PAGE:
Historic churches and other Christian sites in South Wales

Stuart and Georgian Parish Churches

When it comes to discussing the history of church building in Britain, more often than not the 17th and 18th centuries tend to be overlooked. But there is plenty of evidence that people in South Wales went on maintaining their parish churches, giving them a makeover from time to time and sometimes undertaking quite extensive building projects, even though the results were usually less showy than some medieval or Victorian efforts. Some of this work was a reaction to new ways of doing things: for example, a number of churches in Glamorgan rebuilt their towers in the 17th century, possibly as the result of the new fashion of ringing bells mounted on a wheel, which puts much more strain on the fabric than the older method where the bells did not have to be rung so vigorously.

One product of the Reformation, the adoption of the parish as a unit of local government, had become firmly rooted, but the theological disputes were still being worked out. Puritans who wanted an extreme form of Protestantism were in conflict with the moderates. One point of conflict was over having a barrier around the altar to ensure that it would not be treated too casually. Under Charles I, Archbishop Laud promoted the use of altar rails, of which many fine 17th and 18th century examples can be seen in South Wales. Other furnishings that may reflect this conflict are the fonts. Some of those in Monmouthshire have dates that show they were carved after the Restoration, suggesting that the medieval fonts had been destroyed during the Commonwealth by Puritan incumbents who opposed infant baptism. However, both schools of thought approved of long sermons designed to teach the congregation about their faith. Pulpits, and pews where the listeners could sit for long periods at a time, were now standard in all churches, though very few are now left from this period. The churchwardens had the responsibility of allocating pews, which they did according to social hierarchy. This could lead to quarrels if parishioners thought they had been slighted by the new arrangements. More seating was usually provided in a gallery at the west end of the church, of which very few now remain.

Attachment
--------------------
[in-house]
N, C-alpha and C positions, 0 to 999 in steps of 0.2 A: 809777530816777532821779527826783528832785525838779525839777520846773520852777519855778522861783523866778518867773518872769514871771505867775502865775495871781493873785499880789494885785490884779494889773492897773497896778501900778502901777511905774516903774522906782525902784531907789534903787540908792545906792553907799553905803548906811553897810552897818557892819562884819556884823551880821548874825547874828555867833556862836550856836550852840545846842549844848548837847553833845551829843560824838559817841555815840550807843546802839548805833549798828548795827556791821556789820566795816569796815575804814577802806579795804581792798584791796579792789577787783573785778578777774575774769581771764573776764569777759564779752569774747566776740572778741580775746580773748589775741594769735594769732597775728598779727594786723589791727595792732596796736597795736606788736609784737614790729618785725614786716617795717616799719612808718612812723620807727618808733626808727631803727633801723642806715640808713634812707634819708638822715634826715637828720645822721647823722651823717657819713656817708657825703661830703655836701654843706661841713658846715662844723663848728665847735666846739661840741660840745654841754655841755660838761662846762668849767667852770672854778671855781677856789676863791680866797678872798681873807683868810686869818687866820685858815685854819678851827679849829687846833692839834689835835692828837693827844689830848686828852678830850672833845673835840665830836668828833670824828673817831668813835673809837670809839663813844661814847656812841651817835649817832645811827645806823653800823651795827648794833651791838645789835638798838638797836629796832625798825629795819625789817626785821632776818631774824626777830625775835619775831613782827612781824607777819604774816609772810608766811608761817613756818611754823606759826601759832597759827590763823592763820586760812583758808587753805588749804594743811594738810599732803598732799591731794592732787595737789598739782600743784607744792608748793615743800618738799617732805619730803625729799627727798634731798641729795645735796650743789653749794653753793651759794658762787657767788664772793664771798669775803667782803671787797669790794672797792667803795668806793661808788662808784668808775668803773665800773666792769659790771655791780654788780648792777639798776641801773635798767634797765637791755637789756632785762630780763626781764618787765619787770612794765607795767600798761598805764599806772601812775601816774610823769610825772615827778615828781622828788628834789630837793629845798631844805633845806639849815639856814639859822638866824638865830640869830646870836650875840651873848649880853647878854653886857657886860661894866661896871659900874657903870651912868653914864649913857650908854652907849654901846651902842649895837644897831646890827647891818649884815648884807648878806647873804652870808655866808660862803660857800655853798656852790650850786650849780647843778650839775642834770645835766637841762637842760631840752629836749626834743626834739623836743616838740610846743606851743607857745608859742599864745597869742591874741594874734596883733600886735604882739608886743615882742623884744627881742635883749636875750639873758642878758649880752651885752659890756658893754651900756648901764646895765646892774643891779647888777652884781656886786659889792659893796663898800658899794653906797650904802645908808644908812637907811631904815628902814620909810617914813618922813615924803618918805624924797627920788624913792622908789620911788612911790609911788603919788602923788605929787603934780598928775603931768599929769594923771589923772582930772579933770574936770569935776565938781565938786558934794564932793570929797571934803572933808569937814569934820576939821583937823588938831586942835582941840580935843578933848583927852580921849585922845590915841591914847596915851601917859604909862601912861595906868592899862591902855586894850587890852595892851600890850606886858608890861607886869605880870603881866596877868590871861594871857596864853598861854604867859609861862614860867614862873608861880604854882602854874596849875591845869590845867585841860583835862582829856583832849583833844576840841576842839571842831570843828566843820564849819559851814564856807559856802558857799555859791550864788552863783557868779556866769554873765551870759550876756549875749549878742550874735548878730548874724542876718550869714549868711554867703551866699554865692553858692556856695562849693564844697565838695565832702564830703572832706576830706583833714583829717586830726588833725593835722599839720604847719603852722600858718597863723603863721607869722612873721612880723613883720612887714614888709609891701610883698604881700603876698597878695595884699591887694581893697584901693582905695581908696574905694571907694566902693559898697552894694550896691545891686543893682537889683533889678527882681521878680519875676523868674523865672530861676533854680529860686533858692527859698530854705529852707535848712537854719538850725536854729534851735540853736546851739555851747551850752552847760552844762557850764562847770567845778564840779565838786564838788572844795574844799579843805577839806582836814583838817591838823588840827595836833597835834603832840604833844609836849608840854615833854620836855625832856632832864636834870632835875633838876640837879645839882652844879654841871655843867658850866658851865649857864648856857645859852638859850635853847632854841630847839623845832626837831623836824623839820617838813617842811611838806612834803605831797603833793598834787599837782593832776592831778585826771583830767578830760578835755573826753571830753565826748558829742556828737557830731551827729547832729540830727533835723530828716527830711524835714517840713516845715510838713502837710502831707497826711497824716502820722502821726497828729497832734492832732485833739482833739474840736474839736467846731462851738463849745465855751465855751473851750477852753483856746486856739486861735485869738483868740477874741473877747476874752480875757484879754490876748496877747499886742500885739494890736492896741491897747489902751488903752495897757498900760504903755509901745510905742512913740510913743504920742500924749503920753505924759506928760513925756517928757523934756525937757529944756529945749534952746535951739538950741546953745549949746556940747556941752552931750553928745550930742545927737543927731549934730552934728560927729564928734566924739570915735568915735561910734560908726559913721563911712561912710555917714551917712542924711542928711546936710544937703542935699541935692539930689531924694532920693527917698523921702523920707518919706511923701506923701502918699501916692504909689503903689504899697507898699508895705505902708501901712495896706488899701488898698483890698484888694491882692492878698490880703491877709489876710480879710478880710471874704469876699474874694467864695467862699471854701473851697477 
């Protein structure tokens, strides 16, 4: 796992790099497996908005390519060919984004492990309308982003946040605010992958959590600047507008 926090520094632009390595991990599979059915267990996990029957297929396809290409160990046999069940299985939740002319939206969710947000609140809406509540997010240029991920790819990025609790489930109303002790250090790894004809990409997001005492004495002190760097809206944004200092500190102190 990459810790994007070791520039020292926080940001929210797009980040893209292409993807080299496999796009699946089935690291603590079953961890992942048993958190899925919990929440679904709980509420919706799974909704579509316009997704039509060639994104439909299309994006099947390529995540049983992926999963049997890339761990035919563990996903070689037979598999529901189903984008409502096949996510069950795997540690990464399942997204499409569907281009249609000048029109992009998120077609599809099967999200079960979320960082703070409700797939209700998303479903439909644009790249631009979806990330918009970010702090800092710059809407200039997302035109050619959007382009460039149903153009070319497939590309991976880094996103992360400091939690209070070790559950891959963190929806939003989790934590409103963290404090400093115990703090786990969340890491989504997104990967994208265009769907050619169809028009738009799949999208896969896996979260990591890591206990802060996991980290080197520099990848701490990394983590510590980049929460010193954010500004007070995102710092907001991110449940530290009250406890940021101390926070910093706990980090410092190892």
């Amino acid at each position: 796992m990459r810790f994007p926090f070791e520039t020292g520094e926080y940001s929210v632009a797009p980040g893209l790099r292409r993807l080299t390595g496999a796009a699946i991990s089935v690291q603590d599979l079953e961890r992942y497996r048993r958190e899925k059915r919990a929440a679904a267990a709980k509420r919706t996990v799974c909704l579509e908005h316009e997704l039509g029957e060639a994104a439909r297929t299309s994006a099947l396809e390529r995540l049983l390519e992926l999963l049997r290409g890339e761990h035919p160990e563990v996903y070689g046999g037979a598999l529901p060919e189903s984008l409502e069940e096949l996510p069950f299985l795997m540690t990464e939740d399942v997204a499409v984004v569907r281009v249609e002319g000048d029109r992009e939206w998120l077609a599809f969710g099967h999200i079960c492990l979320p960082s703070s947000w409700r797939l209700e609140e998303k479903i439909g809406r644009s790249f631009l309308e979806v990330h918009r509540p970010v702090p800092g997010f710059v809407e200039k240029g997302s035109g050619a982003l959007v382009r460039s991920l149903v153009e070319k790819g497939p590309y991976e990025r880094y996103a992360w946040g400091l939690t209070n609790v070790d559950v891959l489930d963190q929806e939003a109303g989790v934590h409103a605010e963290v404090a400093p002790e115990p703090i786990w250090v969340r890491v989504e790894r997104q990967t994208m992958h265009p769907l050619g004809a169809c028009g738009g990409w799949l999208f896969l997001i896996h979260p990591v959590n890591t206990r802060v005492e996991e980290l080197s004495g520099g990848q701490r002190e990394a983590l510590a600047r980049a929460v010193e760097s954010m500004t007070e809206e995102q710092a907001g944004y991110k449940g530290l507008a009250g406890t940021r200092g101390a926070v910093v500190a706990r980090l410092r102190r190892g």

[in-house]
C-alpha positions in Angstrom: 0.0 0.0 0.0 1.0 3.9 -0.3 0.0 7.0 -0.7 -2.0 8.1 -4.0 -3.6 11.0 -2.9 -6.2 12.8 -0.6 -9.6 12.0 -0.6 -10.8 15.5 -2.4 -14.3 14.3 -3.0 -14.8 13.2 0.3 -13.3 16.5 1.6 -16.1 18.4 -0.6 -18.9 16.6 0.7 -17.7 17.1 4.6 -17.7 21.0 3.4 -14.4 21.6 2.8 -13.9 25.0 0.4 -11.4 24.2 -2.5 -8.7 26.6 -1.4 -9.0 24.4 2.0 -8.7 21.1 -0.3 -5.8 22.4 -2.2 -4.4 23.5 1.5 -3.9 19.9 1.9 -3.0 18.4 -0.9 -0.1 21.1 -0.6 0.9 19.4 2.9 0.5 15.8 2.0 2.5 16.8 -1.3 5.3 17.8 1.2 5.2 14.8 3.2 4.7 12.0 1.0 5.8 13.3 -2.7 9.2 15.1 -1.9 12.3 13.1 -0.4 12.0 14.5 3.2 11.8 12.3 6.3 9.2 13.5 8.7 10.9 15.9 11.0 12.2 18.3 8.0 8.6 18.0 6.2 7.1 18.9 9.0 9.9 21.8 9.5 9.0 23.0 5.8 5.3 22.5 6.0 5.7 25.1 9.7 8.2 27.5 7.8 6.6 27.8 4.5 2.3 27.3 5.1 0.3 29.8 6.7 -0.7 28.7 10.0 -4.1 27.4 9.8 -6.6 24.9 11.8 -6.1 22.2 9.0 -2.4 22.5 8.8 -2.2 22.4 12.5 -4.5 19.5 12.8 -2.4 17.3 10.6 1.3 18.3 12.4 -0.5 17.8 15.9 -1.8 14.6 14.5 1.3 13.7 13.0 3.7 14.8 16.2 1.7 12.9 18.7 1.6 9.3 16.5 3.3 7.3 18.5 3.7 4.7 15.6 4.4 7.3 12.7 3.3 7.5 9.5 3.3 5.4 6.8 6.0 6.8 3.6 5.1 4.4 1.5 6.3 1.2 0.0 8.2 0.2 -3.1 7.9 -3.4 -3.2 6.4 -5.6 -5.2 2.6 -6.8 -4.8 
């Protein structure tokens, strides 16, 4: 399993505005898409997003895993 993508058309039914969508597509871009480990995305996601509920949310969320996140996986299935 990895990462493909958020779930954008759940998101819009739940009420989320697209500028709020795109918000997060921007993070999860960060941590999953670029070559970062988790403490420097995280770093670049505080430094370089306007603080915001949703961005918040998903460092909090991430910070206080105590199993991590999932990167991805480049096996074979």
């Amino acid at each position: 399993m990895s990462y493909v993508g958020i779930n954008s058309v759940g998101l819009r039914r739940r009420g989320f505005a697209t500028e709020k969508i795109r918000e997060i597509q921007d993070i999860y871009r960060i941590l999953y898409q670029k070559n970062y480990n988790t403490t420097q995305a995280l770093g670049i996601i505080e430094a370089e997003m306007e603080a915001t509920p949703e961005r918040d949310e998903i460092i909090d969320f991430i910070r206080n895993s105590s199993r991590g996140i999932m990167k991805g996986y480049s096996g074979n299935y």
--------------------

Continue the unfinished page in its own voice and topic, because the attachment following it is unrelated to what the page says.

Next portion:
When it came to building, much of the new work in country churches was in a plain Tudor style. Dated examples, especially in Glamorgan, show that this style, which is conventionally thought of as being 16th century, continued to be used right up into the middle of the 18th century. By the end of this century, large pointed windows were the norm: this type of architecture would later be derided as 'churchwarden style'. However, from the beginning of the 18th century, rather grander parishes like Chepstow might choose something more fashionably Georgian, and there are even some churches where the architect chose something inspired by the Middle Ages, like St Mary's in Monmouth where we know from documents that the spire was added in 1743 in Gothic style.